The primary cause of environmental degradation is human disturbance. The degree of the environmental impact varies with the cause, the habitat, and the plants and animals that inhabit it. -------------------------------------------------
Habitat fragmentation carries long term environmental impacts, some of which can destroy entire ecosystems. An ecosystem is a distinct unit and includes all the living and non-living elements that reside within it. Plants and animals are obvious members, but it will also include other components on which they rely on such as streams, lakes, and soils. Habitats become fragmented when development breaks up solid stretches of land. Examples include roads which may cut through forests or even trails which wind through prairies. While it may not sound all bad on the surface, there are serious consequences. The largest of these consequences are initially felt by specific plant and animal communities, most of which are specialized for their bioregion or require large areas of land to retain a healthy genetic heritage. Area Sensitive Animals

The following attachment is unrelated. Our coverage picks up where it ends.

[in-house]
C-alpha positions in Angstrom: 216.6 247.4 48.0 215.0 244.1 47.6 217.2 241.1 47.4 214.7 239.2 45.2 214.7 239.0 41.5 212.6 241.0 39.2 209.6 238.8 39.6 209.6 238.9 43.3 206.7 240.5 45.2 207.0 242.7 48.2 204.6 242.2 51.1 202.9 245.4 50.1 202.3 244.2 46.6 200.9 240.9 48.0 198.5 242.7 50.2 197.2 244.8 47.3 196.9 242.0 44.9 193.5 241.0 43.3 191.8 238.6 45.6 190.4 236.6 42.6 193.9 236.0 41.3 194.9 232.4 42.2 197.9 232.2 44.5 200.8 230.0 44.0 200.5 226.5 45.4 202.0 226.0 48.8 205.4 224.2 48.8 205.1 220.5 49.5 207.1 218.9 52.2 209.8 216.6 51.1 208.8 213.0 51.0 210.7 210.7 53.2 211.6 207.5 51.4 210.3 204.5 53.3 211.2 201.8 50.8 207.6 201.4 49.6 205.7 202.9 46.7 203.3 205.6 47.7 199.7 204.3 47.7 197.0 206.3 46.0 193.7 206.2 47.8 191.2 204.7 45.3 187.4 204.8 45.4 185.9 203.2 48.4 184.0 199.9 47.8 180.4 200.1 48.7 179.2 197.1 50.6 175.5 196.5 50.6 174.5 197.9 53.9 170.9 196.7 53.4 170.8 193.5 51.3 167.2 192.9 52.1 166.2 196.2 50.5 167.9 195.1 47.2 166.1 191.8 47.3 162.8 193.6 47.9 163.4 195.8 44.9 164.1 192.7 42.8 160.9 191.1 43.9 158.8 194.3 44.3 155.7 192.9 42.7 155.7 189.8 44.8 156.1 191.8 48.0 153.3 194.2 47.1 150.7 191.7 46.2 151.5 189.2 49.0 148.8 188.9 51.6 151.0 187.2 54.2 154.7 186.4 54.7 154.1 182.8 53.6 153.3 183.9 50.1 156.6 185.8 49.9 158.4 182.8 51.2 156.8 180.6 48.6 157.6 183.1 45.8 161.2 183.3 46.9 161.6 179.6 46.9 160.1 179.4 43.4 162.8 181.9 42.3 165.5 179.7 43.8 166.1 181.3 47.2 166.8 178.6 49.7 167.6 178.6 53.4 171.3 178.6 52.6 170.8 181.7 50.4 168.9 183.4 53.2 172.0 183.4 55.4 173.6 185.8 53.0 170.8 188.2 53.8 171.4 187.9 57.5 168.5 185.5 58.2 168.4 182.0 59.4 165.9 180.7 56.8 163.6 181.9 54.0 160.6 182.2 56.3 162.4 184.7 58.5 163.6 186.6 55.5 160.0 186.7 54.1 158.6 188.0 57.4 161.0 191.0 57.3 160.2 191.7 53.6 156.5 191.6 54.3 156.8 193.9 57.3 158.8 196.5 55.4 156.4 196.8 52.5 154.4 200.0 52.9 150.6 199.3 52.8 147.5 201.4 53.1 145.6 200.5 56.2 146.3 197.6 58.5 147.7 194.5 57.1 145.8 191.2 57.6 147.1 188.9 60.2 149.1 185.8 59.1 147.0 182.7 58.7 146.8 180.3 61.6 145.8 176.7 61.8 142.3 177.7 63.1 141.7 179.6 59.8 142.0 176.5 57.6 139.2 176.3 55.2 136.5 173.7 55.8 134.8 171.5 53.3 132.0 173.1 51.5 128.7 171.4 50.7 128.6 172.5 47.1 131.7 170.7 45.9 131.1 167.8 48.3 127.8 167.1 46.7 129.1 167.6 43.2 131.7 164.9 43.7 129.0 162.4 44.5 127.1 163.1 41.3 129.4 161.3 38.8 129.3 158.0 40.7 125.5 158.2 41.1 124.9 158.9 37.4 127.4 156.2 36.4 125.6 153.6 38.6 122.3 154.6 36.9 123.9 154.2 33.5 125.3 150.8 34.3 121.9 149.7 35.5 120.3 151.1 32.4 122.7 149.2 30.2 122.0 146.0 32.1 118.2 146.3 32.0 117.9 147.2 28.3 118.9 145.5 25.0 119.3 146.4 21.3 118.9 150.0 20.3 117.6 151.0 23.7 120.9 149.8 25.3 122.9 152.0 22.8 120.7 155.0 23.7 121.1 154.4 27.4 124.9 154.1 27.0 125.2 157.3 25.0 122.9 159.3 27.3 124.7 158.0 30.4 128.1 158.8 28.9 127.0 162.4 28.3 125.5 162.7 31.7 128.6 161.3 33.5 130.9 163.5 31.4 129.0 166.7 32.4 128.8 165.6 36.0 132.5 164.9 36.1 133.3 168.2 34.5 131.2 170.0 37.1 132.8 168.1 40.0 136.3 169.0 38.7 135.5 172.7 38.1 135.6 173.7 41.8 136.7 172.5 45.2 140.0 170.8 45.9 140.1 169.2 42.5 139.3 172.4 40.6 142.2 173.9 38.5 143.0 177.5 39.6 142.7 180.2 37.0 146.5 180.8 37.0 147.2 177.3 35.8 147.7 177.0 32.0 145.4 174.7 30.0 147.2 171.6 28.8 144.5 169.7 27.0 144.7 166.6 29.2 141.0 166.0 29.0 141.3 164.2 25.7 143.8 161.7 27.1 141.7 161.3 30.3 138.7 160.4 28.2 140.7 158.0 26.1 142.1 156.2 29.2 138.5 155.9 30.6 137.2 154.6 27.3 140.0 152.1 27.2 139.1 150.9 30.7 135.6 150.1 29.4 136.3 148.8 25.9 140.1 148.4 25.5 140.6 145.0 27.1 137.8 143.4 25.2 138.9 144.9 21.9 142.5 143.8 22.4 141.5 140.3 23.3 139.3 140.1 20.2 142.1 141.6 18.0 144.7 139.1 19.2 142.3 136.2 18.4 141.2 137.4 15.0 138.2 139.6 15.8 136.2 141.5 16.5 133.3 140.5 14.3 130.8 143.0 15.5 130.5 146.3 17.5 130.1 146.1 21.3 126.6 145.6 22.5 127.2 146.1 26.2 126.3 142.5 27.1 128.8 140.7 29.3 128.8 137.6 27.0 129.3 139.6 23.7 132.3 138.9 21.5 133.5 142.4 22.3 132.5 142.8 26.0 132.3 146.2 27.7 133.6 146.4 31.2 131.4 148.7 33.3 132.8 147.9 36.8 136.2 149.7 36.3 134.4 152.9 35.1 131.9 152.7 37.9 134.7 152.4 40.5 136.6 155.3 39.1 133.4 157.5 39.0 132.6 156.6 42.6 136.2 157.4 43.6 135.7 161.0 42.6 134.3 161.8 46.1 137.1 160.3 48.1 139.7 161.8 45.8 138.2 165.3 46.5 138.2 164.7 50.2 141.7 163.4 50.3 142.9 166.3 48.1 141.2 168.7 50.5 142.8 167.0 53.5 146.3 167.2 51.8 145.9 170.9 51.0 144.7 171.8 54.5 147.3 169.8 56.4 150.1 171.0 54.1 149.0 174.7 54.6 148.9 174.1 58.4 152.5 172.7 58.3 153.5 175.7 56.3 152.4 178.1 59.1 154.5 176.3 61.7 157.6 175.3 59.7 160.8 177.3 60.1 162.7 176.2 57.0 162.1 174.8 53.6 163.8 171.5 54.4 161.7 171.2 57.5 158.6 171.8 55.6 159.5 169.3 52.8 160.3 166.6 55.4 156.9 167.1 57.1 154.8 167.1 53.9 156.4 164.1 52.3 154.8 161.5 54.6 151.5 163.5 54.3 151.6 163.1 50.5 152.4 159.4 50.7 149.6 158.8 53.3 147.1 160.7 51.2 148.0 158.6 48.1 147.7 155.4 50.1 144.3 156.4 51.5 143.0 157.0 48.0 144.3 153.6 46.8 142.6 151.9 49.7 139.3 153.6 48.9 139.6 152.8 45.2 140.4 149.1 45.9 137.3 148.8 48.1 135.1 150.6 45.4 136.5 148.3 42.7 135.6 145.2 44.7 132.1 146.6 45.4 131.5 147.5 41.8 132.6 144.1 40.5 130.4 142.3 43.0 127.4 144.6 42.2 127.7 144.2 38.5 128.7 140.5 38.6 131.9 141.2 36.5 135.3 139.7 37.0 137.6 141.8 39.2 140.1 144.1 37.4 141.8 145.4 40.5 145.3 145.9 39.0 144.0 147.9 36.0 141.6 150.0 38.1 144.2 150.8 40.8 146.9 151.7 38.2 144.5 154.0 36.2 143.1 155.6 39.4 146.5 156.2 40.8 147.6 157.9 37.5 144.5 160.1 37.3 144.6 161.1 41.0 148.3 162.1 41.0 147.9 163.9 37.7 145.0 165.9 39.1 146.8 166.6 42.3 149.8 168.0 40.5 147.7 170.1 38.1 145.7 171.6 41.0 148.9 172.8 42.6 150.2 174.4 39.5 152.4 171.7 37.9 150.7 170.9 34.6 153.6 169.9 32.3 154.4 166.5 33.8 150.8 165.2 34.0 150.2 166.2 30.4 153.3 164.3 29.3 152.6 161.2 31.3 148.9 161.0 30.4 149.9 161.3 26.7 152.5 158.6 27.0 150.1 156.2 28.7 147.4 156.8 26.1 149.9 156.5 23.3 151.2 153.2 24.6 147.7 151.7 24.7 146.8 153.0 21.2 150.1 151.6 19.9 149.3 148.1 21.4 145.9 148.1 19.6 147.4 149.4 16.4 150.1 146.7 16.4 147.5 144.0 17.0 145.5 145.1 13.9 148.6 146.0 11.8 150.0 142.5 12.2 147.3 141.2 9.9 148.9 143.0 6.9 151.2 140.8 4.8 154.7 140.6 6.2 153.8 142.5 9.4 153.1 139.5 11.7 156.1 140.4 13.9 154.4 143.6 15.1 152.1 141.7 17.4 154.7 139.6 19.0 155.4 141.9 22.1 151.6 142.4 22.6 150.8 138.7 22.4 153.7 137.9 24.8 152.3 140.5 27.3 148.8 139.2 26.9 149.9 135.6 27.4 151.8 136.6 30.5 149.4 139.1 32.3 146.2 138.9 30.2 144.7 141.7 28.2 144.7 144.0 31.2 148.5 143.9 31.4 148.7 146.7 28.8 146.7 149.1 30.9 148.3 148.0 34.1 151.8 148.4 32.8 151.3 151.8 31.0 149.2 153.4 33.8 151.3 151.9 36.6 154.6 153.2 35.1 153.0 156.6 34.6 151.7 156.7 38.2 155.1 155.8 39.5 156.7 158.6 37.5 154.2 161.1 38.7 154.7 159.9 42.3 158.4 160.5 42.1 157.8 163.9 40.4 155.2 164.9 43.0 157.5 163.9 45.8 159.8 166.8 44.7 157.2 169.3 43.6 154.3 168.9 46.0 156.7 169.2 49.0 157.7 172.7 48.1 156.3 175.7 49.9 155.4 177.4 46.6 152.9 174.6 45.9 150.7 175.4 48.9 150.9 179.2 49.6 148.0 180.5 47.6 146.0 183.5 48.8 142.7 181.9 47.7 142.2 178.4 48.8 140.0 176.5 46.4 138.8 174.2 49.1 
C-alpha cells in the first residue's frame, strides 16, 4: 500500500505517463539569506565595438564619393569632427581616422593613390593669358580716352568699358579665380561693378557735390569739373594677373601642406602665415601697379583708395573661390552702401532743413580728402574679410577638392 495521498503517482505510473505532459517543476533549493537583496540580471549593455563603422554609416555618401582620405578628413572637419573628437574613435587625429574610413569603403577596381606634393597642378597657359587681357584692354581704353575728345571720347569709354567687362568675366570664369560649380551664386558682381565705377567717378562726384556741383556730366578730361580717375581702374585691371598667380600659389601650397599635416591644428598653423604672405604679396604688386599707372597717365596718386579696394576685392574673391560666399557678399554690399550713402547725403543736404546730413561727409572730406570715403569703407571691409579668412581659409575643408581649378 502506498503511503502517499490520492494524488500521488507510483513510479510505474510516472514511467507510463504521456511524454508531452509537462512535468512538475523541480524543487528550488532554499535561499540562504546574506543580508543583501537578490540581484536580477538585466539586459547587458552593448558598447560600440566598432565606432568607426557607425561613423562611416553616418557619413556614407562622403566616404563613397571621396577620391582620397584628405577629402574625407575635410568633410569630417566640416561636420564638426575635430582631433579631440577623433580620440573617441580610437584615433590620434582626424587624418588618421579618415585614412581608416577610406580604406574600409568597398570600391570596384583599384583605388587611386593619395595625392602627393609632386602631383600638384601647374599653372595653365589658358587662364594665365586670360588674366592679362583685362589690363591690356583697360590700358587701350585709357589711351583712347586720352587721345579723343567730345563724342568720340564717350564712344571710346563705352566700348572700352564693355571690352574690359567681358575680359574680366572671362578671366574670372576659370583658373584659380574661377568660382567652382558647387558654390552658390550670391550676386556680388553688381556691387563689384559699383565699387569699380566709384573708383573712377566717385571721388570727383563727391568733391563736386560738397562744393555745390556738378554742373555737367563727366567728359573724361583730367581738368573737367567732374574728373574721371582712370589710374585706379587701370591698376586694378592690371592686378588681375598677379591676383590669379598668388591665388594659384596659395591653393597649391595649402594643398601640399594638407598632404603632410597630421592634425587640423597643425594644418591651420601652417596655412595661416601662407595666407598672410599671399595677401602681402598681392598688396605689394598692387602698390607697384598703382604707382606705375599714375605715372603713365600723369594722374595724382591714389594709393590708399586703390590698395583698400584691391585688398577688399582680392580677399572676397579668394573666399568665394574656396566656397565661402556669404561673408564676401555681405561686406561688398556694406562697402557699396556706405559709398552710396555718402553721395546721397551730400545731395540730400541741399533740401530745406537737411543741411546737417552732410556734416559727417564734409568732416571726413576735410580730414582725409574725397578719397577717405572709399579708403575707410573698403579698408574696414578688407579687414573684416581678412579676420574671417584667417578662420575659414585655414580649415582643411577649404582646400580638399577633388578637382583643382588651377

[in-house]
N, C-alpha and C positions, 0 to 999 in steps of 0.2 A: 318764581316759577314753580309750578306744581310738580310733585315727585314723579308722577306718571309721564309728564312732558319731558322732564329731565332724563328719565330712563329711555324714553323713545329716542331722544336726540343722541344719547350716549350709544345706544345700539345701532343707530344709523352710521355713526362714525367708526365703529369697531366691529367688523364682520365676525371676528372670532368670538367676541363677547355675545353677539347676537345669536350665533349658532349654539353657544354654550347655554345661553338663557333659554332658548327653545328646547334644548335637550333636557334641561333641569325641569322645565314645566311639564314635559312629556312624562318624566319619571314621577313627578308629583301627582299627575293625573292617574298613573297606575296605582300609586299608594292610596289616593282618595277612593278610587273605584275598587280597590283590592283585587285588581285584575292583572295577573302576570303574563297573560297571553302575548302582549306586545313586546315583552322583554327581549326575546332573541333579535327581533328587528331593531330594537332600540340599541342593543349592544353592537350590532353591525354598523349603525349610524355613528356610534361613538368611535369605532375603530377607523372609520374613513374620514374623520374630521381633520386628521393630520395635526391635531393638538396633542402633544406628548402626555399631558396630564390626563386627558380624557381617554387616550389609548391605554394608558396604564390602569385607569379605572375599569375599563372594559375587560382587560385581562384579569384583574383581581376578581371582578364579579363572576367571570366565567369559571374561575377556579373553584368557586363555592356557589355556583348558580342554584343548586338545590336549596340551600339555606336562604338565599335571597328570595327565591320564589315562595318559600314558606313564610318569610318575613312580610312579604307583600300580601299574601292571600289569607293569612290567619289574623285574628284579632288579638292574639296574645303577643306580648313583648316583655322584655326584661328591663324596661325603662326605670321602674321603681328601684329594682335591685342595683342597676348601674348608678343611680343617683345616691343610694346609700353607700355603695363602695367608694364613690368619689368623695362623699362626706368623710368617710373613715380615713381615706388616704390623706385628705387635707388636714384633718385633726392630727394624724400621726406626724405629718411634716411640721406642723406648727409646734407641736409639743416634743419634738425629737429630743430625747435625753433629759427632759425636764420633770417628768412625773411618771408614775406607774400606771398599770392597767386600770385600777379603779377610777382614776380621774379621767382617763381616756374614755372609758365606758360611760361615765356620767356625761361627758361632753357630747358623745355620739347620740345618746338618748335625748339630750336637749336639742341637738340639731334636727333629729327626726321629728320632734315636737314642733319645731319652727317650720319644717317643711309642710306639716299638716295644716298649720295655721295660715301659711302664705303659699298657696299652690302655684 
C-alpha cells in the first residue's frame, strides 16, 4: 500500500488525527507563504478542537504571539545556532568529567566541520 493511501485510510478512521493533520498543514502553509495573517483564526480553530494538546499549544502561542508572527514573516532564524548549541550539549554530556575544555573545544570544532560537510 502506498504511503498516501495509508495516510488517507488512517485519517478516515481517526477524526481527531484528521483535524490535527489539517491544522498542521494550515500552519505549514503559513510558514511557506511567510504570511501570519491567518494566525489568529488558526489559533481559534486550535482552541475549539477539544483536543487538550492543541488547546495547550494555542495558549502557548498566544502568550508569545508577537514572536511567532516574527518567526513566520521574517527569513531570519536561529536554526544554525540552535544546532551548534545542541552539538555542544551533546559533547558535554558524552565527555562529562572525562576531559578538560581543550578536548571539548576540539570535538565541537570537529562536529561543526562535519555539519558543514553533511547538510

Some wildlife species require large stretches of land in order to meet all of their needs for food, habitat, and other resources. These animals are called area sensitive. When the environment is fragmented, the large patches of habitat no longer exist. It becomes more difficult for the wildlife to get the resources they to survive, possibly becoming threatened or endangered. The environment suffers without the animals that play their role in the food web. Aggressive Plant Life
A more critical result of habitat fragmentation is land disturbance. Many weedy plant species, such as garlic mustard and purple loosestrife, are both opportunistic and invasive. A breach in the habitat gives them an opportunity to take hold. These aggressive plants can take over an environment, displacing the native flora. The result is habitat with a single...